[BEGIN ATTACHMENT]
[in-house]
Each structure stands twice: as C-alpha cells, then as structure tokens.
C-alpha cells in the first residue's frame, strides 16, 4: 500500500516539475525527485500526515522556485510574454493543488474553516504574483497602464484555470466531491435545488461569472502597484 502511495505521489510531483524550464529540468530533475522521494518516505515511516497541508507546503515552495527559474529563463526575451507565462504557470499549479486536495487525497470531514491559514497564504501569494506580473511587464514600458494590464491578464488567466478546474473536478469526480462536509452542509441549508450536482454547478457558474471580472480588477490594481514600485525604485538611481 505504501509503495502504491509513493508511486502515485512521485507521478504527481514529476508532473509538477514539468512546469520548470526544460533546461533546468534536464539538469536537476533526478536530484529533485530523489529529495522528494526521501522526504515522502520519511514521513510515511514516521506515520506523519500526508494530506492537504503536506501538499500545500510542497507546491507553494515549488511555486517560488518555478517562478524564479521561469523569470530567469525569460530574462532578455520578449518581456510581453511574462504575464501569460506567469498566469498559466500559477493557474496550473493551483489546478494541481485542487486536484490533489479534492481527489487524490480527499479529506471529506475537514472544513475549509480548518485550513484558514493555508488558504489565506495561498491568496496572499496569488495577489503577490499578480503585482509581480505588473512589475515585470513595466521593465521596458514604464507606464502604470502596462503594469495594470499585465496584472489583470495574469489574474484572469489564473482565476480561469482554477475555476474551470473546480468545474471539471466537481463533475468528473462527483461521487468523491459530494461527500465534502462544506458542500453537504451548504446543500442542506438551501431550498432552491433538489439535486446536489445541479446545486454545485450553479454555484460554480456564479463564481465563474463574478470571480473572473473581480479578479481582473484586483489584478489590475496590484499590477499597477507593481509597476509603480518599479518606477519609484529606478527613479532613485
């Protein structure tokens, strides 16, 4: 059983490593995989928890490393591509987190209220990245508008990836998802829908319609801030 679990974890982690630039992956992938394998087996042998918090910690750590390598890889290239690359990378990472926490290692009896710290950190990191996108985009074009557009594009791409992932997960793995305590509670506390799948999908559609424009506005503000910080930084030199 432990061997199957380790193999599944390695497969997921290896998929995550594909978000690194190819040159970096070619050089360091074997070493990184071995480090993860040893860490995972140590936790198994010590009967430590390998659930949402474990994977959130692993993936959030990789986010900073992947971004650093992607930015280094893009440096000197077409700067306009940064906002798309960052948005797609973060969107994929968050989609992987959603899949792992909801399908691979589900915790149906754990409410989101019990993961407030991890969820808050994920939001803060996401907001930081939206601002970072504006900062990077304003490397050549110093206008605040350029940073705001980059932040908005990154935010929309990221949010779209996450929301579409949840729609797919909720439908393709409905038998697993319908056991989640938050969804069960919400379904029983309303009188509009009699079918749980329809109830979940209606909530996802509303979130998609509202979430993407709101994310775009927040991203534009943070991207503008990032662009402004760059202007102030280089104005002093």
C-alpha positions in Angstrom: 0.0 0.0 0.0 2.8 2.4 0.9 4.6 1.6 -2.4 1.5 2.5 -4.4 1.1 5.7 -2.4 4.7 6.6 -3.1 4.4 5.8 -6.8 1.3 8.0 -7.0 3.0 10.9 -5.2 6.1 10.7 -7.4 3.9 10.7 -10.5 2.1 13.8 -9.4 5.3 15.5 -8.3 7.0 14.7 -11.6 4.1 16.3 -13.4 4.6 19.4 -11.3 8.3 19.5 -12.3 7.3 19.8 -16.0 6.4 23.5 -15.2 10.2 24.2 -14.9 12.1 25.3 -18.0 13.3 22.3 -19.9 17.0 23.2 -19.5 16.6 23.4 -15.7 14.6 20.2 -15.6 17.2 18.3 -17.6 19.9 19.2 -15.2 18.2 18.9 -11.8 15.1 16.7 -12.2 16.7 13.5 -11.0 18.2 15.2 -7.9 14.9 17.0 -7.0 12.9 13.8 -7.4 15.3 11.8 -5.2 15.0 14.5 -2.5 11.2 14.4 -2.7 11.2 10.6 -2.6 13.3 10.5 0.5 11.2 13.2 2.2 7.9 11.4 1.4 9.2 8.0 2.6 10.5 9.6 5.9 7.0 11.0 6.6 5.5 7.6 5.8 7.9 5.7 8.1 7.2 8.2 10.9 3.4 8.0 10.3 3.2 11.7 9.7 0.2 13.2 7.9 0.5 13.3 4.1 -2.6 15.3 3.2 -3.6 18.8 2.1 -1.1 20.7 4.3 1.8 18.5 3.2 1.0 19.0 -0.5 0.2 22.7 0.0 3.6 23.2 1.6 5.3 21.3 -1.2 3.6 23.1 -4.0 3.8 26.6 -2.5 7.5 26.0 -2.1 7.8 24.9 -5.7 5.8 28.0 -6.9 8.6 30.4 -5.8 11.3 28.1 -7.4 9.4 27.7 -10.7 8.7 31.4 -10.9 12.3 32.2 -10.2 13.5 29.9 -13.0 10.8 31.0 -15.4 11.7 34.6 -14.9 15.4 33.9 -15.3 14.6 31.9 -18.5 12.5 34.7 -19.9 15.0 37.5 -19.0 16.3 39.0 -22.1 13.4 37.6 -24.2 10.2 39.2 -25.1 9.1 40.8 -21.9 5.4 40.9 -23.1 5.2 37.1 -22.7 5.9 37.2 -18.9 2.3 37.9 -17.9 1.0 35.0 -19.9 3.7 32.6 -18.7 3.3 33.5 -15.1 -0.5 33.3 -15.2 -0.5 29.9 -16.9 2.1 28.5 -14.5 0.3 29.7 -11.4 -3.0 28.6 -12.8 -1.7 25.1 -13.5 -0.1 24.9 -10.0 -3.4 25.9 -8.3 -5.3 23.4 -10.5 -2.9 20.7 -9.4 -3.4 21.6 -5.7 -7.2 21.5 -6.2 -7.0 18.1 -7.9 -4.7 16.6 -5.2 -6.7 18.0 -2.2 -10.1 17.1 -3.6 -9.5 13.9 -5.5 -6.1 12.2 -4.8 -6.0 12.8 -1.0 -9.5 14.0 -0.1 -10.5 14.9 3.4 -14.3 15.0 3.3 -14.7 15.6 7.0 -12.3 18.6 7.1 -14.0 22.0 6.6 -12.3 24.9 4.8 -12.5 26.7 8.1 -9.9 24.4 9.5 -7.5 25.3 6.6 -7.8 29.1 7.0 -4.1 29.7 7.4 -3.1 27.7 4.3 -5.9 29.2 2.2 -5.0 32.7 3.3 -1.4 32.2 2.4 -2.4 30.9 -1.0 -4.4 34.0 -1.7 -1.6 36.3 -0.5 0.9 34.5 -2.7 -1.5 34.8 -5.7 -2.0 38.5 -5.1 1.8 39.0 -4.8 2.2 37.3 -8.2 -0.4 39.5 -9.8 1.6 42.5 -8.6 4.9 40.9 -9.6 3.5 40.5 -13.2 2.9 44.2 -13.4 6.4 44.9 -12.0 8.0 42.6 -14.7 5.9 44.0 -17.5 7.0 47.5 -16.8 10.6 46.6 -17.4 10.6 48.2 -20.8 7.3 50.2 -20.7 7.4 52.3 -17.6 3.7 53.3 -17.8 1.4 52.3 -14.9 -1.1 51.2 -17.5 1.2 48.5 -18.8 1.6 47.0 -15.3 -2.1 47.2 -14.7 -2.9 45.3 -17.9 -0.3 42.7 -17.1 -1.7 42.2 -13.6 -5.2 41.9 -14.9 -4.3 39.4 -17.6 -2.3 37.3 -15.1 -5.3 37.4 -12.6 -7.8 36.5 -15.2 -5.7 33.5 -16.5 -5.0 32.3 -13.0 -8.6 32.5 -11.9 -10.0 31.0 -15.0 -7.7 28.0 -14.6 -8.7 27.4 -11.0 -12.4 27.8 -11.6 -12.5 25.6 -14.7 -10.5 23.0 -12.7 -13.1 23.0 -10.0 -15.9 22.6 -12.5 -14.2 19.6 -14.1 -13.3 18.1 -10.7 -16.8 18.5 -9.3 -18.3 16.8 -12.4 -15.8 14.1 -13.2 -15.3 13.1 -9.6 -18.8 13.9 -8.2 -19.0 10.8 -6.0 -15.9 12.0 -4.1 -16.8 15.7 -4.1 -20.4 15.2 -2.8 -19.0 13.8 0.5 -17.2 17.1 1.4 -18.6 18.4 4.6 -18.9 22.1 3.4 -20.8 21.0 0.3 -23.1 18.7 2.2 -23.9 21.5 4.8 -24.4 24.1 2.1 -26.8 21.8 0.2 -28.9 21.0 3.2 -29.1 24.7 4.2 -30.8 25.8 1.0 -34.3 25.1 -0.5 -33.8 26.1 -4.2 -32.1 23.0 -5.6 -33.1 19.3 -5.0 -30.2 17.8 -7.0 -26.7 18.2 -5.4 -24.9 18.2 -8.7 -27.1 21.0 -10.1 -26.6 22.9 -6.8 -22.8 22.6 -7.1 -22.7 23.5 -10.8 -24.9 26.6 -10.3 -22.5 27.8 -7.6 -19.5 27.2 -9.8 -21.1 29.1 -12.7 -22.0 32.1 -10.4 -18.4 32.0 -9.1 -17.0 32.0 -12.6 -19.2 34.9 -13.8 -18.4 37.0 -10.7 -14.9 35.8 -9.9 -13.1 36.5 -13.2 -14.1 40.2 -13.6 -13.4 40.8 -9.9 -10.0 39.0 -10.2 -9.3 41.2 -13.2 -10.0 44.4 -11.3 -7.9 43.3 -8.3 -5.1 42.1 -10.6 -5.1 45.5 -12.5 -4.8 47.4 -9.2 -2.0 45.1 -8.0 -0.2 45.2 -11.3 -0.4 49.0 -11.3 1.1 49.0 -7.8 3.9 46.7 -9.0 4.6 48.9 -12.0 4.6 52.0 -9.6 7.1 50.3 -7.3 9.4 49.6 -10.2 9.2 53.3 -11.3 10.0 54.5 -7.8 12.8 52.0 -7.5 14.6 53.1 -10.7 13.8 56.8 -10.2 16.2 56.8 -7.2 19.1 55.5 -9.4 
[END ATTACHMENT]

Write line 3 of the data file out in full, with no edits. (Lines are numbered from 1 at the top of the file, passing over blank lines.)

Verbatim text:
C-alpha cells in the first residue's frame, strides 16, 4: 500500500516539475525527485500526515522556485510574454493543488474553516504574483497602464484555470466531491435545488461569472502597484 502511495505521489510531483524550464529540468530533475522521494518516505515511516497541508507546503515552495527559474529563463526575451507565462504557470499549479486536495487525497470531514491559514497564504501569494506580473511587464514600458494590464491578464488567466478546474473536478469526480462536509452542509441549508450536482454547478457558474471580472480588477490594481514600485525604485538611481 505504501509503495502504491509513493508511486502515485512521485507521478504527481514529476508532473509538477514539468512546469520548470526544460533546461533546468534536464539538469536537476533526478536530484529533485530523489529529495522528494526521501522526504515522502520519511514521513510515511514516521506515520506523519500526508494530506492537504503536506501538499500545500510542497507546491507553494515549488511555486517560488518555478517562478524564479521561469523569470530567469525569460530574462532578455520578449518581456510581453511574462504575464501569460506567469498566469498559466500559477493557474496550473493551483489546478494541481485542487486536484490533489479534492481527489487524490480527499479529506471529506475537514472544513475549509480548518485550513484558514493555508488558504489565506495561498491568496496572499496569488495577489503577490499578480503585482509581480505588473512589475515585470513595466521593465521596458514604464507606464502604470502596462503594469495594470499585465496584472489583470495574469489574474484572469489564473482565476480561469482554477475555476474551470473546480468545474471539471466537481463533475468528473462527483461521487468523491459530494461527500465534502462544506458542500453537504451548504446543500442542506438551501431550498432552491433538489439535486446536489445541479446545486454545485450553479454555484460554480456564479463564481465563474463574478470571480473572473473581480479578479481582473484586483489584478489590475496590484499590477499597477507593481509597476509603480518599479518606477519609484529606478527613479532613485